Do You Have a Construction Manager's Personality?

Is charisma really all you need?

Good construction management
Working well with others is only the first step. Maskot/Getty Images

If you want to avoid being a square peg in a round hole, it may help to know what personality traits are typically found in construction managers. Try the following list and count up the ones you think you already have nailed. We’ll see you on the other side!

1. An Affinity for Construction

It sounds obvious, but a strong interest in how buildings are designed, constructed, and maintained is a key aspect of being a good construction manager.

If you don’t have this, it will be difficult to compensate with any other aptitudes. But if you like construction, keep reading.

2. Results-Oriented

Buildings start as ideas and architects’ plans, progress through different stages, and finally become finished products. It’s the results that count. A construction manager should be able to conceptualize what needs to be done and mentally ‘fill in the blanks’ to move towards completion.

3. Business Awareness

Very few buildings are constructed without some kind of business conditions being applied. Profitability, productivity, timeliness, and customer return on investment are all important criteria for judging the quality of construction projects and therefore of construction management.

4. Acceptance of Responsibility

While you work to construction rules and customer conditions, you’ll also need to be comfortable with accepting ‘ownership’ or responsibility for different parts of projects.

That includes the construction work that is done by workers, and that you do not do yourself.

5. Decision-Taker

The buck often does stop at the construction manager’s desk or smartphone. Use a good process and the right information to take decisions, then see them through to make them work the best way possible.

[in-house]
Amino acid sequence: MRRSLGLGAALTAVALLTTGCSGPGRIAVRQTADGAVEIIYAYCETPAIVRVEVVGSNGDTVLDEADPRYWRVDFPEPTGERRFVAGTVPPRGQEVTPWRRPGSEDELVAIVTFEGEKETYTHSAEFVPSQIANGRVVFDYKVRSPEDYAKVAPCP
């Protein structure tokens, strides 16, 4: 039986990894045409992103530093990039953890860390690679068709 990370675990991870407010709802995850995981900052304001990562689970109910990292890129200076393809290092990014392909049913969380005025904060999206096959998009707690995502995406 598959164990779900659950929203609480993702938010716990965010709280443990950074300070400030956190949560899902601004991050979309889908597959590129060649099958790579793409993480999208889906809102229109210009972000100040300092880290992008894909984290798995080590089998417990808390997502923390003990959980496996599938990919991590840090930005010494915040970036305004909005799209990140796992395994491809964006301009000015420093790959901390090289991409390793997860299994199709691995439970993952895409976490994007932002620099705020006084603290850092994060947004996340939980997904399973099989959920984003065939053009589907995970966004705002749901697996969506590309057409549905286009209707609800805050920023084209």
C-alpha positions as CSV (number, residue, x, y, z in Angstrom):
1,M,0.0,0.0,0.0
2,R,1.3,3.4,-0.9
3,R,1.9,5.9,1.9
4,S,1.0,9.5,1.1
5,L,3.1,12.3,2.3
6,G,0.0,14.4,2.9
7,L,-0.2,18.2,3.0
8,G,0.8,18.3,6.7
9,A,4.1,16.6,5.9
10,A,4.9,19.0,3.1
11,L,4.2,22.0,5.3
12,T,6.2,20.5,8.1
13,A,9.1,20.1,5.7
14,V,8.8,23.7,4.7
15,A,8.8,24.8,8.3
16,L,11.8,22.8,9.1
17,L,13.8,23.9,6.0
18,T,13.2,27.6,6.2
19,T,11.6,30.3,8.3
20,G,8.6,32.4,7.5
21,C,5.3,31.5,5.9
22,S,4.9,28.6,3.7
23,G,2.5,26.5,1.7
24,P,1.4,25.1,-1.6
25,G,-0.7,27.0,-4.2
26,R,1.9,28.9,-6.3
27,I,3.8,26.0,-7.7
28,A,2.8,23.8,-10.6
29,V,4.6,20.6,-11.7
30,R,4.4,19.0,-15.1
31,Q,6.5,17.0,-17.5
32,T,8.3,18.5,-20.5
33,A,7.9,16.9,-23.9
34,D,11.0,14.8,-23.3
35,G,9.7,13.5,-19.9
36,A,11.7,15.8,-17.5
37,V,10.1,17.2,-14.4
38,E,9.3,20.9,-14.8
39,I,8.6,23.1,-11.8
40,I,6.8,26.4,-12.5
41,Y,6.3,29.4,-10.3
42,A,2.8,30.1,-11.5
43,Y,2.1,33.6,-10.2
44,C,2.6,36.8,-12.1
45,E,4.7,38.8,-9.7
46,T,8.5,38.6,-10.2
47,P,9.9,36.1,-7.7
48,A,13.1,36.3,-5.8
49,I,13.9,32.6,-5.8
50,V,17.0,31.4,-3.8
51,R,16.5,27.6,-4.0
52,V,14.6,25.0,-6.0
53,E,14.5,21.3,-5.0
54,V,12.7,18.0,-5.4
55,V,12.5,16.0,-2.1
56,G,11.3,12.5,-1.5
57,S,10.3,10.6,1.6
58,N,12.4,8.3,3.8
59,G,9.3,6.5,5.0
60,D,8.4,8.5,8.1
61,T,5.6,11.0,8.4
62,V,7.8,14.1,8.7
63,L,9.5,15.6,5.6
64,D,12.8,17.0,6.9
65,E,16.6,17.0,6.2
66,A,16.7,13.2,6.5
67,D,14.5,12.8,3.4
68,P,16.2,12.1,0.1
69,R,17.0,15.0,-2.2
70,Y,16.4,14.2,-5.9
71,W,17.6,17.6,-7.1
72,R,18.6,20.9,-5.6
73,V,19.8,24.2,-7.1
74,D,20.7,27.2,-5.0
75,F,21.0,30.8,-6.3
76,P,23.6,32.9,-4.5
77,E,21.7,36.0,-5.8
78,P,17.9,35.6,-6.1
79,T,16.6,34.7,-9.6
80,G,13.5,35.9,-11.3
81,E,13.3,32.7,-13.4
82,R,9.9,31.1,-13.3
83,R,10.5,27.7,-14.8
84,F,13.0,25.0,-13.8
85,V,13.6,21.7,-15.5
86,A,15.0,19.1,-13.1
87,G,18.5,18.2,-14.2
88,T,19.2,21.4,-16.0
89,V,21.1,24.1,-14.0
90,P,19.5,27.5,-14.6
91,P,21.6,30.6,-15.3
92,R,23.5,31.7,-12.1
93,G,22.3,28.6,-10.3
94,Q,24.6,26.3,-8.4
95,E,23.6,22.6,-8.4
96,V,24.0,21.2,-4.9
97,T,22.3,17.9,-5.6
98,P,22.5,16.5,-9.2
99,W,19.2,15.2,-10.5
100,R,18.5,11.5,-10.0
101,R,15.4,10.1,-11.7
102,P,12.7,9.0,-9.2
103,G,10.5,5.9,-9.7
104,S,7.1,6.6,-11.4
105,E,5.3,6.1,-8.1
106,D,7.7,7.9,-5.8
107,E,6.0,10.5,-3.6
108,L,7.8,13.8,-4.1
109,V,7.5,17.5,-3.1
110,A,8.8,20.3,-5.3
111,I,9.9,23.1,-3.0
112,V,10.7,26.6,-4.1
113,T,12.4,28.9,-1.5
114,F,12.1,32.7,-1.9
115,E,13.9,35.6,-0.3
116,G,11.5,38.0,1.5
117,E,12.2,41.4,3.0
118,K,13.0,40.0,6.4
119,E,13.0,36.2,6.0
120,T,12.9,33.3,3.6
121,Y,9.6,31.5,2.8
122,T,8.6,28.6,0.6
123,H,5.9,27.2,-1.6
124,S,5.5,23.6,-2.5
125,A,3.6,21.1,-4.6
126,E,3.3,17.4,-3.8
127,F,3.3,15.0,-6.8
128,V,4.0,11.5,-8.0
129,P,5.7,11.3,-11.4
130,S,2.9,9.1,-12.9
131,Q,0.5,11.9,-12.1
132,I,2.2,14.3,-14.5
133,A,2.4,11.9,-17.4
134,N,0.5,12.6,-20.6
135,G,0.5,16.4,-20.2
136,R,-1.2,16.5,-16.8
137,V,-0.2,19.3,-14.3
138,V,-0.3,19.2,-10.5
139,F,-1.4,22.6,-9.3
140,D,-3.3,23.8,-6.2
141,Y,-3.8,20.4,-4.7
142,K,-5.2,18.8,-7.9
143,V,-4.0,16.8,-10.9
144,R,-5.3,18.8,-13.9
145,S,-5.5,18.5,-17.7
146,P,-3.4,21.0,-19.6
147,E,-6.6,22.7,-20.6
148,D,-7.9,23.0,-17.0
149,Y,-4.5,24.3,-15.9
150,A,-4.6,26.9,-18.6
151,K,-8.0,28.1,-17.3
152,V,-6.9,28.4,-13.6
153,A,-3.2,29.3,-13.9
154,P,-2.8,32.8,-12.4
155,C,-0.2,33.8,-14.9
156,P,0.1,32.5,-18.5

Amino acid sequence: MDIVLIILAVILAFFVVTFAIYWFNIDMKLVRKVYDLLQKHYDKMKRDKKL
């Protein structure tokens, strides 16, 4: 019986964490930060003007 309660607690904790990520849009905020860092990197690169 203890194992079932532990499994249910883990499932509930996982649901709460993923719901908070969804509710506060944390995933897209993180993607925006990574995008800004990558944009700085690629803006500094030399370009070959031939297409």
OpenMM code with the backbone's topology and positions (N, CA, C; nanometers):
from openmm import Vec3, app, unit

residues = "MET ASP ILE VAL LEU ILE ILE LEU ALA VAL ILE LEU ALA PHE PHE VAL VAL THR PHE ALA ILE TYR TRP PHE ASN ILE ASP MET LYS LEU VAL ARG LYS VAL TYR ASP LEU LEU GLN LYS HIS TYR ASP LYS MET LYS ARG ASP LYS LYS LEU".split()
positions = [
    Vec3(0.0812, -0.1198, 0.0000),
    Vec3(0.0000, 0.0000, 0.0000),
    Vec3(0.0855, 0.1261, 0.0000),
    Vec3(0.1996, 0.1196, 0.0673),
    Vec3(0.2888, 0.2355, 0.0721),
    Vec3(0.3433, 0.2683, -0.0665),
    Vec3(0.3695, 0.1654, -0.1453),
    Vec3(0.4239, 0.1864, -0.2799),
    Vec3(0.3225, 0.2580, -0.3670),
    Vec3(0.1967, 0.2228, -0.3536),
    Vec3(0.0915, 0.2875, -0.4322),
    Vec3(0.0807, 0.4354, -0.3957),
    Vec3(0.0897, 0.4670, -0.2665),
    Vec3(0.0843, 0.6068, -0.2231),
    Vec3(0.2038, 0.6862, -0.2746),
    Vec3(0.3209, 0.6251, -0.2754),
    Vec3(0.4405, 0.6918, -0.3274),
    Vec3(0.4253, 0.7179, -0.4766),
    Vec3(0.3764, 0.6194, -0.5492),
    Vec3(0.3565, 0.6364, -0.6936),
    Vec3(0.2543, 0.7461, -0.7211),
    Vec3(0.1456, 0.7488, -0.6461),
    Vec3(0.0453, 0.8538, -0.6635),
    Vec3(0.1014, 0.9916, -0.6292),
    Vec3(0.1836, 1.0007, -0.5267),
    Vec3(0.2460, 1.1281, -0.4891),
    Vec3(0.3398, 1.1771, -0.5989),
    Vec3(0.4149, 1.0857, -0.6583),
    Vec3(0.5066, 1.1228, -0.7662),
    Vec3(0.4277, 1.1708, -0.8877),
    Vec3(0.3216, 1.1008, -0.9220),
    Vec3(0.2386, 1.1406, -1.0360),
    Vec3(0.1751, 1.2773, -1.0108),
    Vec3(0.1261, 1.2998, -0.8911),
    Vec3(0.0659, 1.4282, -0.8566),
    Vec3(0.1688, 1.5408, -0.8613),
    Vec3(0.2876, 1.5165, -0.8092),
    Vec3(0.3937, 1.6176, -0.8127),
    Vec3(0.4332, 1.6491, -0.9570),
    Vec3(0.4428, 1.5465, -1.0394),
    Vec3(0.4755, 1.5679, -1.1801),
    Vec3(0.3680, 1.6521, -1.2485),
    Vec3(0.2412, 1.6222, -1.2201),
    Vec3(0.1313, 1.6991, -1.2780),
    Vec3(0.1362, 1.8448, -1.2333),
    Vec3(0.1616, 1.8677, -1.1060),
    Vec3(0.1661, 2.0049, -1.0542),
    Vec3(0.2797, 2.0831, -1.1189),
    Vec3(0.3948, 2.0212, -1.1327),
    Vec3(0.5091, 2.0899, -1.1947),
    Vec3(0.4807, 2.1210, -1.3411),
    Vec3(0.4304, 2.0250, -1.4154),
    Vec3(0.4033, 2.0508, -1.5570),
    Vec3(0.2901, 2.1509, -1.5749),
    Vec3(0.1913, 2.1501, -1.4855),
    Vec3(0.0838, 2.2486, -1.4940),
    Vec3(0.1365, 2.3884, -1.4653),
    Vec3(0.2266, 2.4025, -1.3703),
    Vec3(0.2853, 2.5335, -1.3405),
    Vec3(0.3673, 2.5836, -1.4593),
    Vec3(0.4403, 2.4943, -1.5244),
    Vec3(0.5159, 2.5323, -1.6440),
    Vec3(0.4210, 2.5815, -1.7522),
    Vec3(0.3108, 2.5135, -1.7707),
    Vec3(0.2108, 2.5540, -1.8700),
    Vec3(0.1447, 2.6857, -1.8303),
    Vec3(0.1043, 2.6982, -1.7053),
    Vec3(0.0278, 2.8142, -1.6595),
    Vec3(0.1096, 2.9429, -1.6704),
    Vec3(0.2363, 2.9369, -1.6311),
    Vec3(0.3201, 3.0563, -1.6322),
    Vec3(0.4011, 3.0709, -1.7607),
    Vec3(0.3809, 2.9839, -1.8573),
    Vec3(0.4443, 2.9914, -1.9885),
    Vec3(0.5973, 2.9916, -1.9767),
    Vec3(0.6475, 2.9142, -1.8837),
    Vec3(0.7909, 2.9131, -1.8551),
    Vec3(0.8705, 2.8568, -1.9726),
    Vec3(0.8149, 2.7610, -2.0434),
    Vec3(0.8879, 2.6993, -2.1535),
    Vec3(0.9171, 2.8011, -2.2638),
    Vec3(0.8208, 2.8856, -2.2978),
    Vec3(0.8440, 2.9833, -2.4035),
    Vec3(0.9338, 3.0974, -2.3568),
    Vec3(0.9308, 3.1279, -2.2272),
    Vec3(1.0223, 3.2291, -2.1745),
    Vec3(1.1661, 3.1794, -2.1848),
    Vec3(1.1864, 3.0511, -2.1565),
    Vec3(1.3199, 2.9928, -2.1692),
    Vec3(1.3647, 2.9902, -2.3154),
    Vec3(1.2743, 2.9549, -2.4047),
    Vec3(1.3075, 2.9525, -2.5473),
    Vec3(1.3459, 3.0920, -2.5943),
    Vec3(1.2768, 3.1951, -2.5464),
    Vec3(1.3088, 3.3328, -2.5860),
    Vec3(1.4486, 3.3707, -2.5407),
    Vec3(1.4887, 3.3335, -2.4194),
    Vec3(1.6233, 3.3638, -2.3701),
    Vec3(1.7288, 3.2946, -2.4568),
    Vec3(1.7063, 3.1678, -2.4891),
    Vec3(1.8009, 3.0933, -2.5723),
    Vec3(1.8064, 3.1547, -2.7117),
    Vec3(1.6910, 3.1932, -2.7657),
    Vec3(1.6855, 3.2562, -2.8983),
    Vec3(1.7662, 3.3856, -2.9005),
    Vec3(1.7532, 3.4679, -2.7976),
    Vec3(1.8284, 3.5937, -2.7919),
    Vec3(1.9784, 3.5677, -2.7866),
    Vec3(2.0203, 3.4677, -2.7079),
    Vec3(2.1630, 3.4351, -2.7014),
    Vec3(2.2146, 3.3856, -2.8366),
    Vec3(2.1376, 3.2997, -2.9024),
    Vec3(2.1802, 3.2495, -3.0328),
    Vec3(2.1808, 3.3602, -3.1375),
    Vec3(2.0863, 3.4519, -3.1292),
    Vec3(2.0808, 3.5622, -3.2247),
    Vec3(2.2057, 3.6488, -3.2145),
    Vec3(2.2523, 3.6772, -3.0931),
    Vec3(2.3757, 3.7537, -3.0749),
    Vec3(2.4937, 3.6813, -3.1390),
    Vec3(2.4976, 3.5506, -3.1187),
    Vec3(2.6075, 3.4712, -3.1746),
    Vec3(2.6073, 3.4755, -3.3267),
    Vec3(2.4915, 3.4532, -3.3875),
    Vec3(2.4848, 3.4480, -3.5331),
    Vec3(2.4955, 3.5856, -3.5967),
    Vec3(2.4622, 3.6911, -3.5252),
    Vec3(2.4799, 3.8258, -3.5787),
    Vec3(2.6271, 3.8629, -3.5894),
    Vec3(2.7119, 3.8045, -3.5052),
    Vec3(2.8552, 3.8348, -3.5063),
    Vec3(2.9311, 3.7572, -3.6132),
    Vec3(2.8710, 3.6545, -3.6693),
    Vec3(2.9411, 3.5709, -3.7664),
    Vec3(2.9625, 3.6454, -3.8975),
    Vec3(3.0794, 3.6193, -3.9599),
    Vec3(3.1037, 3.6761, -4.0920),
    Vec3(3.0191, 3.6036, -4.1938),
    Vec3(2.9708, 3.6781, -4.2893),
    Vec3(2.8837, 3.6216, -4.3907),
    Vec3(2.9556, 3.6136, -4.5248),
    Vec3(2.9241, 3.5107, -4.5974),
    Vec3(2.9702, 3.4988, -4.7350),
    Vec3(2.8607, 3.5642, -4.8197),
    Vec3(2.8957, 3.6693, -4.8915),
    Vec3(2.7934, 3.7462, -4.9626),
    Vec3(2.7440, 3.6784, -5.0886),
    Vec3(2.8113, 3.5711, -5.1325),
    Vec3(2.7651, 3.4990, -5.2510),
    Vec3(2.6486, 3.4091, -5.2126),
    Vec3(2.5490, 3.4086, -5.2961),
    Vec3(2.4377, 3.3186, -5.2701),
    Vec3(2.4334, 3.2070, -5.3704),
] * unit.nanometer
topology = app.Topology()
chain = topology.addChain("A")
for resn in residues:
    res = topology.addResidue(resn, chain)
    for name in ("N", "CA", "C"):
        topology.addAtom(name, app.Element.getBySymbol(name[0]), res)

Be prepared to live with your decisions and to back them up with sound reasons.

6. Conscientious in Your Work

Who wouldn’t be conscientious? Yet it often falls to a construction manager to tidy up loose ends, check on construction safety, and generally set an example that others in the team can see and follow. That may mean putting in extra time now and again, after the rest of the team has left for the day.

7. Assertive While Being Approachable

Getting on with people is important. Poor relationships can mean high turnover and team indifference.  At the same time, you need results! Being assertive is the happy medium between being aggressive and wishy-washy.

8. At Ease Directing the Activities of Others

Getting the best out of others and helping them feel good about it is both a science and an art. You’ll need to know when to coax your group into going the extra mile, and when to be polite but firm. Examples include meeting schedule deadlines, and the proper and safe use of construction machinery.

9. At Home With Construction Schedule Planning and Budgeting

You can’t escape this if you want to be an effective manager in construction. You’ll need one eye on your construction team, and one eye on formal timelines, building cost estimating and construction accounting.


10. As Happy On Site as In the Office

We haven’t yet reached the age of virtual construction management. Come sunshine or rain, you’ll need to be visible and accessible to your construction team on site, yet balance this with office meetings to report on progress, discuss issues and find solutions.

How Did You Do?

The perfect construction manager is made, not born. Training, mentoring from a competent colleague willing to help you, and on the job experience are all possibilities to help you to round out your construction manager’s personality.